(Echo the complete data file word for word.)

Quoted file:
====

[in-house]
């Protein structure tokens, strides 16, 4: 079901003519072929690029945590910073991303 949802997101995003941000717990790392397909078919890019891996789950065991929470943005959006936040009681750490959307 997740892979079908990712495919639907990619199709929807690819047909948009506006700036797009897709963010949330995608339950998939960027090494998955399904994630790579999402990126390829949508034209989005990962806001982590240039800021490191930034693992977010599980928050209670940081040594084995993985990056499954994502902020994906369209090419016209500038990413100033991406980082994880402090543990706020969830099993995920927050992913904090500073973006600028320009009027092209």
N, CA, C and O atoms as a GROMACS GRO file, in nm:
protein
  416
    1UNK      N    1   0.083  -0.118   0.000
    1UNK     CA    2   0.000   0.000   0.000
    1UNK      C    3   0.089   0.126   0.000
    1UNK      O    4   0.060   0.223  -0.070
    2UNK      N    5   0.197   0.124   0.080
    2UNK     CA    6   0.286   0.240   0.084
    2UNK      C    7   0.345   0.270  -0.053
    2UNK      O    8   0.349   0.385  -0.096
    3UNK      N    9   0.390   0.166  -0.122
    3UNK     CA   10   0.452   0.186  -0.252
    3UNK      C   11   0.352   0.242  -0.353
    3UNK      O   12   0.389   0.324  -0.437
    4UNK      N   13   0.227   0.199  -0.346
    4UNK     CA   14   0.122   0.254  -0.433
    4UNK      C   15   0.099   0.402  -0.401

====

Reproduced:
[in-house]
């Protein structure tokens, strides 16, 4: 079901003519072929690029945590910073991303 949802997101995003941000717990790392397909078919890019891996789950065991929470943005959006936040009681750490959307 997740892979079908990712495919639907990619199709929807690819047909948009506006700036797009897709963010949330995608339950998939960027090494998955399904994630790579999402990126390829949508034209989005990962806001982590240039800021490191930034693992977010599980928050209670940081040594084995993985990056499954994502902020994906369209090419016209500038990413100033991406980082994880402090543990706020969830099993995920927050992913904090500073973006600028320009009027092209």
N, CA, C and O atoms as a GROMACS GRO file, in nm:
protein
  416
    1UNK      N    1   0.083  -0.118   0.000
    1UNK     CA    2   0.000   0.000   0.000
    1UNK      C    3   0.089   0.126   0.000
    1UNK      O    4   0.060   0.223  -0.070
    2UNK      N    5   0.197   0.124   0.080
    2UNK     CA    6   0.286   0.240   0.084
    2UNK      C    7   0.345   0.270  -0.053
    2UNK      O    8   0.349   0.385  -0.096
    3UNK      N    9   0.390   0.166  -0.122
    3UNK     CA   10   0.452   0.186  -0.252
    3UNK      C   11   0.352   0.242  -0.353
    3UNK      O   12   0.389   0.324  -0.437
    4UNK      N   13   0.227   0.199  -0.346
    4UNK     CA   14   0.122   0.254  -0.433
    4UNK      C   15   0.099   0.402  -0.401